• BIO Proposal Classification Form (PCF). Complete the BIO PCF as part of the NSF FastLane submission process. The PCF is an on-line coding system that allows the Principal Investigator to characterize the project when submitting a proposal to the Directorate for Biological Sciences. Once a PI begins preparation of the proposal in the NSF FastLane system and selects a division, cluster, or program within the Directorate for Biological Sciences as the first or only organizational unit to review the program and has saved the Cover Sheet, then the PCF will be generated and available through the Form Preparation screen.

B. Budgetary Information

Cost Sharing:   Inclusion of voluntary committed cost sharing is prohibited

C. Due Dates

  • Full Proposal Deadline(s) (due by 5 p.m. proposer's local time):

    March 05, 2007

    March 02, 2009

    First Monday in March, Every Other Year Thereafter

    First Mondays in March, 2007 and 2009.

D. FastLane/Grants.gov Requirements

  • For Proposals Submitted Via FastLane:

    Detailed technical instructions regarding the technical aspects of preparation and submission via FastLane are available at: https://www.fastlane.nsf.gov/a1/newstan.htm. For FastLane user support, call the FastLane Help Desk at 1-800-673-6188 or e-mail fastlane@nsf.gov. The FastLane Help Desk answers general technical questions related to the use of the FastLane system. Specific questions related to this program solicitation should be referred to the NSF program staff contact(s) listed in Section VIII of this funding opportunity.

    Submission of Electronically Signed Cover Sheets. The Authorized Organizational Representative (AOR) must electronically sign the proposal Cover Sheet to submit the required proposal certifications (see Chapter II, Section C of the Grant Proposal Guide for a listing of the certifications). The AOR must provide the required electronic certifications within five working days following the electronic submission of the proposal. Further instructions regarding this process are available on the FastLane Website at: https://www.fastlane.nsf.gov/fastlane.jsp.

  • For Proposals Submitted Via Grants.gov:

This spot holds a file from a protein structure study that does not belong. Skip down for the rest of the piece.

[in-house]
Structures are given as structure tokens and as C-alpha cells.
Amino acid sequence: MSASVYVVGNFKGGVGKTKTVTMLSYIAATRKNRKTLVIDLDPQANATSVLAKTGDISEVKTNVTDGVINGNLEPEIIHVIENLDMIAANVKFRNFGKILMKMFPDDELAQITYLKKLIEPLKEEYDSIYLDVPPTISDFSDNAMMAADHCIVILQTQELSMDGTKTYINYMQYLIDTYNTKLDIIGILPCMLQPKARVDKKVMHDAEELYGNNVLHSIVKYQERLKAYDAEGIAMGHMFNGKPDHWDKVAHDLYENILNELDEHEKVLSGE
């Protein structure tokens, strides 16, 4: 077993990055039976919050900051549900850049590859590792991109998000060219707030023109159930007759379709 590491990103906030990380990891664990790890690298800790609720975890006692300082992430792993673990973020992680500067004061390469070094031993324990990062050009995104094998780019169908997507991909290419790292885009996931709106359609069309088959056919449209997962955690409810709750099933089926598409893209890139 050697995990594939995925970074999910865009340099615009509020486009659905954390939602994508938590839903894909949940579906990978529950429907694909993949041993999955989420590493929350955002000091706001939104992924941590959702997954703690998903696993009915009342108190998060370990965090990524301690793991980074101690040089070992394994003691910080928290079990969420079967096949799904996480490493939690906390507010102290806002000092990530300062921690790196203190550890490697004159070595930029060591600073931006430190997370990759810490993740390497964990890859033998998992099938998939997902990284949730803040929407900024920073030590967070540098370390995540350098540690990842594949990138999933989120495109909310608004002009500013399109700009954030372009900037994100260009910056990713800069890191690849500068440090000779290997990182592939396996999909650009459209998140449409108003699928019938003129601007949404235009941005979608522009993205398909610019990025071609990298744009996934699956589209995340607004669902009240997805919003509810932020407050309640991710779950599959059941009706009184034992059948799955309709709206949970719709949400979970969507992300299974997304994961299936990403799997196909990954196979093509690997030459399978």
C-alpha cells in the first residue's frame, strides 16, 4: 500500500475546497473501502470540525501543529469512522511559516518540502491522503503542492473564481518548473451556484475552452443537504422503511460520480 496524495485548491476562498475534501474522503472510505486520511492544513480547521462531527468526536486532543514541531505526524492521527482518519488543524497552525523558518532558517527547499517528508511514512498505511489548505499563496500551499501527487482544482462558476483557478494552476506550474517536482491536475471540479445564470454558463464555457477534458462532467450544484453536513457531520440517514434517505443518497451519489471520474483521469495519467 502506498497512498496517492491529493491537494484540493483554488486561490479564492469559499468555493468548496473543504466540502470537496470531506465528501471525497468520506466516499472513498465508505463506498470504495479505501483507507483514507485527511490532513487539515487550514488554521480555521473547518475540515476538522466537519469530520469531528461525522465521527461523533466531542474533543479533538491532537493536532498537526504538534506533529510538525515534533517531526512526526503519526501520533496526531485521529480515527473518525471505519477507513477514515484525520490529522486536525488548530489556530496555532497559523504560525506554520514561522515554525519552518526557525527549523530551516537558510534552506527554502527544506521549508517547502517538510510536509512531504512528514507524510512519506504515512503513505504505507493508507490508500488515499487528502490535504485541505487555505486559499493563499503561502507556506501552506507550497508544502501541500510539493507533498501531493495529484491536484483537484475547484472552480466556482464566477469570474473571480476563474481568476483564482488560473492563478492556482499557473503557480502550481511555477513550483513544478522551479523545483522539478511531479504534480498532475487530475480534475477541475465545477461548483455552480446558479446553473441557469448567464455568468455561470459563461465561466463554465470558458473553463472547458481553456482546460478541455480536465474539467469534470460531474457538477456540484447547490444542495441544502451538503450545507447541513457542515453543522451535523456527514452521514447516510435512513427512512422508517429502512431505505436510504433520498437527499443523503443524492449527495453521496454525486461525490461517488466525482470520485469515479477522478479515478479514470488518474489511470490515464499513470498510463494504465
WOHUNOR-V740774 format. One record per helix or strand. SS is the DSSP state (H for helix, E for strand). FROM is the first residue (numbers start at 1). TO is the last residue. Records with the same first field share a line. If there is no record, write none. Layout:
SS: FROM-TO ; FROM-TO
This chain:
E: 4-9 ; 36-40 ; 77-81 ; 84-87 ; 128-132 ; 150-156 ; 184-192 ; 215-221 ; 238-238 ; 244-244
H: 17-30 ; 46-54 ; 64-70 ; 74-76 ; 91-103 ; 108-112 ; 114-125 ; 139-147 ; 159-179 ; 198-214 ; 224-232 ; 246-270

• Before using Grants.gov for the first time, each organization must register to create an institutional profile. Once registered, the applicant's organization can then apply for any federal grant on the Grants.gov website. The Grants.gov's Grant Community User Guide is a comprehensive reference document that provides technical information about Grants.gov. Proposers can download the User Guide as a Microsoft Word document or as a PDF document. The Grants.gov User Guide is available at: http://www.grants.gov/CustomerSupport. In addition, the NSF Grants.gov Application Guide provides additional technical guidance regarding preparation of proposals via Grants.gov. For Grants.gov user support, contact the Grants.gov Contact Center at 1-800-518-4726 or by email: support@grants.gov. The Grants.gov Contact Center answers general technical questions related to the use of Grants.gov. Specific questions related to this program solicitation should be referred to the NSF program staff contact(s) listed in Section VIII of this solicitation.

    Submitting the Proposal: Once all documents have been completed, the Authorized Organizational Representative (AOR) must submit the application to Grants.gov and verify the desired funding opportunity and agency to which the application is submitted. The AOR must then sign and submit the application to Grants.gov. The completed application will be transferred to the NSF FastLane system for further processing.